Peek-a-boo, it turns out, is a very important game. We don’t come believing the world is permanent; we don’t come believing things stay here when we are asleep or close our eyes. That’s one reason children cry so inconsolably at bedtime. Wouldn’t you cry if you thought the whole world would end when you closed your eyes? So we teach them. Look: it’s still here, I’m still here. Peek-a-boo. Close your eyes: it’s safe. Open them: still here. Over and over again, until they know it, believe it, until we don’t remember not knowing it.

It’s like learning a new song. One of the first times I went to my church youth group, Harry Clark, our minister sang a cool song called, “Dem Bones”. It has endless verses and no one ever wrote them down. It has a chorus: “Dem Bones gonna rise again: I knotted it, knowed it, knowed it, Dem bones gonna rise again!” I didn’t know that song but gradually, over years of listening to Harry, I began to learn it. I learned the verses and even though I’m not much of a singer, I learned to lead it. I knew I had it one day when I was a newly minted youth minister and I had to lead a song at a retreat and I started it up. “Dem bones gonna rise again”.

Learning resurrection life isn’t about pretending to believe some event hundreds of years ago. It is about learning to move to a new rhythm, sing a new song. It is like being a child who has discovered that just as the world doesn’t go away when you shut your eyes, God’s love doesn’t go away when you die. Peek-a-boo: still there, always there, permanently there.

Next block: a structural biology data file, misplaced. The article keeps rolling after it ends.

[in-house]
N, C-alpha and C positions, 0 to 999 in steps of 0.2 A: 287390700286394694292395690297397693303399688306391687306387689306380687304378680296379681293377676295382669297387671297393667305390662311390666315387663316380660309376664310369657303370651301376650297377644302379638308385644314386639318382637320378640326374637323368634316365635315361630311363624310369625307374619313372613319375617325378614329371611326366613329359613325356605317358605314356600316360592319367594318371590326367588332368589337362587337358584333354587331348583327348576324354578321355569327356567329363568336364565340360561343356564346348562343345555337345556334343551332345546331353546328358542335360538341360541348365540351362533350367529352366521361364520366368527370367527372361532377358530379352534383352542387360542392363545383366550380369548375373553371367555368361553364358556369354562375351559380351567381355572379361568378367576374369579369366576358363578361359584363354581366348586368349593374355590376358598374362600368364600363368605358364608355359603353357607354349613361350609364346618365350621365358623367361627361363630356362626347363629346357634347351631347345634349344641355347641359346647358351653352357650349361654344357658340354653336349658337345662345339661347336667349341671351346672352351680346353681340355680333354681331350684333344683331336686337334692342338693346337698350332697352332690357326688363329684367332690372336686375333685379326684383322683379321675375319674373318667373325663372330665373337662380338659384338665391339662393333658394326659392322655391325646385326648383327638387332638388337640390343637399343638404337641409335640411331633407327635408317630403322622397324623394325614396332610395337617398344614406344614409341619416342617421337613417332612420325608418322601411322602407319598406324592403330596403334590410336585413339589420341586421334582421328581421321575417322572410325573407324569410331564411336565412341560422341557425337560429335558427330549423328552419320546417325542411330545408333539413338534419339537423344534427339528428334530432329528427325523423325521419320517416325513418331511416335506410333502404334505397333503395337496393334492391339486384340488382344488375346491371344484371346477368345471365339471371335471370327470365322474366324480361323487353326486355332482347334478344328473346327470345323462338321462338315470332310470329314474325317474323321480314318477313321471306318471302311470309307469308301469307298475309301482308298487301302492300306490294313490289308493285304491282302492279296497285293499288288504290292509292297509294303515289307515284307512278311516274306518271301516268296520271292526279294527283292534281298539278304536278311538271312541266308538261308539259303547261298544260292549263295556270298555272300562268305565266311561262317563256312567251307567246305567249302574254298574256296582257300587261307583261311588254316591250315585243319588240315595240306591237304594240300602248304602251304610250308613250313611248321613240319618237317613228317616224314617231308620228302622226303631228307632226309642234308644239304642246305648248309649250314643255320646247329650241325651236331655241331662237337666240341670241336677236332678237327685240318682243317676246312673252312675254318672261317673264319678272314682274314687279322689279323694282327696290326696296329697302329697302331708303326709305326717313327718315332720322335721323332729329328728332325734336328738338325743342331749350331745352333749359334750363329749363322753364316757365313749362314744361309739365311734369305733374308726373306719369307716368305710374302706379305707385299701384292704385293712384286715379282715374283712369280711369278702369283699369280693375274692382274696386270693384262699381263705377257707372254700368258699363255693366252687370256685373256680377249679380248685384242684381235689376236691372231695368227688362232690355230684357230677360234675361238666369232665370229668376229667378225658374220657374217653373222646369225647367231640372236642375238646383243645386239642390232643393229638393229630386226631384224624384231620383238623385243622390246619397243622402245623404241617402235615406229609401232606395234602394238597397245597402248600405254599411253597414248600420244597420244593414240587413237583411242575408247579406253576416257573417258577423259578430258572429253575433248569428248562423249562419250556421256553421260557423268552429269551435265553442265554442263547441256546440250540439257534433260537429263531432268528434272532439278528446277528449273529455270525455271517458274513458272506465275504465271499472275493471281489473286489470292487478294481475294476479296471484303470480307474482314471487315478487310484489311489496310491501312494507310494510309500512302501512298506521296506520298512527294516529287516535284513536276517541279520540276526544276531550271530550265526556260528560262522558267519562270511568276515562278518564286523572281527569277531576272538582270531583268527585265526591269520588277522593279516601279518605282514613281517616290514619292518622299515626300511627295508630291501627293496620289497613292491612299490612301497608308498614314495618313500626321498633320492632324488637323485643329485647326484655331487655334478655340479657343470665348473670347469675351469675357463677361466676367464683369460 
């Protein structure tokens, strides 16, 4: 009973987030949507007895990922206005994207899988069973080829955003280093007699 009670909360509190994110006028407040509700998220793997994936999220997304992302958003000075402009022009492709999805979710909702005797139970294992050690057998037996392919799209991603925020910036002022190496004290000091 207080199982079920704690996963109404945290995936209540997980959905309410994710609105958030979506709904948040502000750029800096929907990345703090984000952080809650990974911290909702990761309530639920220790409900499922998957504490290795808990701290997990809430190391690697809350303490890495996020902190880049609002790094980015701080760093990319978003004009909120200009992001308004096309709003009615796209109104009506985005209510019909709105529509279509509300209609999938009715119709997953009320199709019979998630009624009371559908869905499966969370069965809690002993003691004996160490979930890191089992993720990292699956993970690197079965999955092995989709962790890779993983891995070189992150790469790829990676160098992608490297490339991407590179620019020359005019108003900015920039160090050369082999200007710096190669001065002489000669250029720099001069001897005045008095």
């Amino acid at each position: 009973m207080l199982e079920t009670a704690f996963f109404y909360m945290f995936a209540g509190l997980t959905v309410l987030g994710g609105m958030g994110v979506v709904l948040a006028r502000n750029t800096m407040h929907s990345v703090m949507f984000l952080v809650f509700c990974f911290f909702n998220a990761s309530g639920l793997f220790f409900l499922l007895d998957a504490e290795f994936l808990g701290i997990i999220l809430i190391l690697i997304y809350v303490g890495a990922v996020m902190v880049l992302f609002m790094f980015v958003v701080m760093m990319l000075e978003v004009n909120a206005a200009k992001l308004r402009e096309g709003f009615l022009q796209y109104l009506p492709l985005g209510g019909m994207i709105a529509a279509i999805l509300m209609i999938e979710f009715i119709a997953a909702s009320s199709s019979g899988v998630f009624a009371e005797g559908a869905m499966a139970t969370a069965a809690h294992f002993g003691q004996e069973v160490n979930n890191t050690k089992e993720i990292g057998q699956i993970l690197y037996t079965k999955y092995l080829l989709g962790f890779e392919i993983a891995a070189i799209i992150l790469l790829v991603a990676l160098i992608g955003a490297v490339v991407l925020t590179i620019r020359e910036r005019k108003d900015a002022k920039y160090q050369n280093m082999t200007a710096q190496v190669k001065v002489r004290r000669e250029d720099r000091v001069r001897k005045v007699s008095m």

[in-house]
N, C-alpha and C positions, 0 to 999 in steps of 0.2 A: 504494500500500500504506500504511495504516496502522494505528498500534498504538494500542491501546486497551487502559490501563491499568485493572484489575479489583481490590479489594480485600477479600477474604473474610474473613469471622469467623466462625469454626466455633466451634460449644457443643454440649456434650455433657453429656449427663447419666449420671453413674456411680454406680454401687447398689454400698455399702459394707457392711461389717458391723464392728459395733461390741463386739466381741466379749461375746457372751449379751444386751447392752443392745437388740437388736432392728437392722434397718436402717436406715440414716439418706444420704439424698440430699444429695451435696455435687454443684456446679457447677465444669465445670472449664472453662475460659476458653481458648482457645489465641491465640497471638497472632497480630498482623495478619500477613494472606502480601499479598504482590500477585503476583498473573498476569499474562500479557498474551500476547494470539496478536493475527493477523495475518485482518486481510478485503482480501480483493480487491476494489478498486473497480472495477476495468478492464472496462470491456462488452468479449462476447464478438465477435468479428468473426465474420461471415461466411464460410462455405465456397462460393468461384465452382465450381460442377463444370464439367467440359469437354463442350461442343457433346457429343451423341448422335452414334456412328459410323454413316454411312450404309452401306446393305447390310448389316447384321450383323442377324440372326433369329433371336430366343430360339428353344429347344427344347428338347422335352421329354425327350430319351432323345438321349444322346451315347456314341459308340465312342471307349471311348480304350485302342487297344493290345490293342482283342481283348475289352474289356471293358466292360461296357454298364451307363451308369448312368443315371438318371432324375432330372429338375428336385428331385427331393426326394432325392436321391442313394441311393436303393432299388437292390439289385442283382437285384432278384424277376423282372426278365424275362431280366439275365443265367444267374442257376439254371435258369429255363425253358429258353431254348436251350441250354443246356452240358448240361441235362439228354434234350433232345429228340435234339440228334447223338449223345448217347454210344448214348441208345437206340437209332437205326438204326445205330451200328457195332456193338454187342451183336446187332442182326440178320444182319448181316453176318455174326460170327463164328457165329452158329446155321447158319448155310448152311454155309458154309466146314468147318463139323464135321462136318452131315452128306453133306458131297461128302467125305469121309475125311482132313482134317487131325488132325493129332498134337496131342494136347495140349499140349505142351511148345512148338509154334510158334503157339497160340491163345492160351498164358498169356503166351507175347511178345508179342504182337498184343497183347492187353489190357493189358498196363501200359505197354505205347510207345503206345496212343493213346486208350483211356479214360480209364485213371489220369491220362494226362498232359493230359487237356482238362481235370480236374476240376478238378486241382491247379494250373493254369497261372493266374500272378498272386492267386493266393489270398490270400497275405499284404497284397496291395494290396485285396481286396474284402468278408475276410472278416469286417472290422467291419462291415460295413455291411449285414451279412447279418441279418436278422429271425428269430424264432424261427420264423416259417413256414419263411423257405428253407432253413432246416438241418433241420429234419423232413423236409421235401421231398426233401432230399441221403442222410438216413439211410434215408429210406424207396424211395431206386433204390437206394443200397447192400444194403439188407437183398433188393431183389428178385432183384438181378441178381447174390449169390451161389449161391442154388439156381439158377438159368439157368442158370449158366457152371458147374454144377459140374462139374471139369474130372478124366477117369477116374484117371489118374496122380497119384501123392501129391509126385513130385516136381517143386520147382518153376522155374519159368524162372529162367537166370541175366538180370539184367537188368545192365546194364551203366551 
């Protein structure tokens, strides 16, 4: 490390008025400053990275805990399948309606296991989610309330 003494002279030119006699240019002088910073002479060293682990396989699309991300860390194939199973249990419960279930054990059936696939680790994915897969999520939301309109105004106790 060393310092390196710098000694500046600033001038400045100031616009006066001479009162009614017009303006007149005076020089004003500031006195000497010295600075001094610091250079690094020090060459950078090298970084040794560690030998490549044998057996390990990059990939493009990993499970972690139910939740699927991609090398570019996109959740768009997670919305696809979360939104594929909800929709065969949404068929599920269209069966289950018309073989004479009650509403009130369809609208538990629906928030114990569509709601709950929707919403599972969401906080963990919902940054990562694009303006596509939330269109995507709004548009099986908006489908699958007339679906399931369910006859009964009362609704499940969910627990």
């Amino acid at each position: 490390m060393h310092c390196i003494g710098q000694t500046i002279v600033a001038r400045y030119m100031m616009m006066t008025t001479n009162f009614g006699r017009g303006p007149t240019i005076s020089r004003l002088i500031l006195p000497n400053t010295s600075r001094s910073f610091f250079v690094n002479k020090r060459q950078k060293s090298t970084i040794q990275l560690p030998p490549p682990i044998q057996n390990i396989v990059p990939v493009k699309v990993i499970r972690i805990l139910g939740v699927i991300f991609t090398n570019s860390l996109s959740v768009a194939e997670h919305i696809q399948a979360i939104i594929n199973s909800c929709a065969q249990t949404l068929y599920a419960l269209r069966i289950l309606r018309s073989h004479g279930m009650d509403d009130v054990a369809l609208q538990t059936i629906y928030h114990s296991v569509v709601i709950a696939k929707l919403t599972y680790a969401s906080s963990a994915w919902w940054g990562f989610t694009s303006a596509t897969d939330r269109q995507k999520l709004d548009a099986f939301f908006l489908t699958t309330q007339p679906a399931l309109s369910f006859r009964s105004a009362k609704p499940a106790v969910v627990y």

Easter Sunday

Lost & Found

A Sermon for the First Congregational Church of Albany, NY

by Rev. James Eaton, Pastor

Easter Sunday/A • April 16, 2017

Matthew 28:1-10

A few years ago, our family was driving from Omaha to Kansas City to attend a convention. When we got to the hotel, we settled in. For Jacquelyn, that means unpacking clothes; for me it means setting up the computer, getting online, setting up my iPod for music. I had one of the first iPod and it was a prized possession. So you can imagine how I felt when I discovered it wasn’t there—not there in the bag, not there in the car. What do you do when you don’t know what to do? You do what you know. I knew I’d had it on my belt in the car and I searched and searched, moved the seat back and forth until finally it dawned on me that somehow my iPod was gone. Then I remembered something. At a rest area where we’d stopped, there was an odd little thunk noise I’d ignored. With a sick realization, I suddenly knew the iPod was gone: left an hour or more up the road, gone for good. It was lost and all I could do was rant at my thoughtlessness and sputter in anger. I didn’t know what to do so that’s what I did.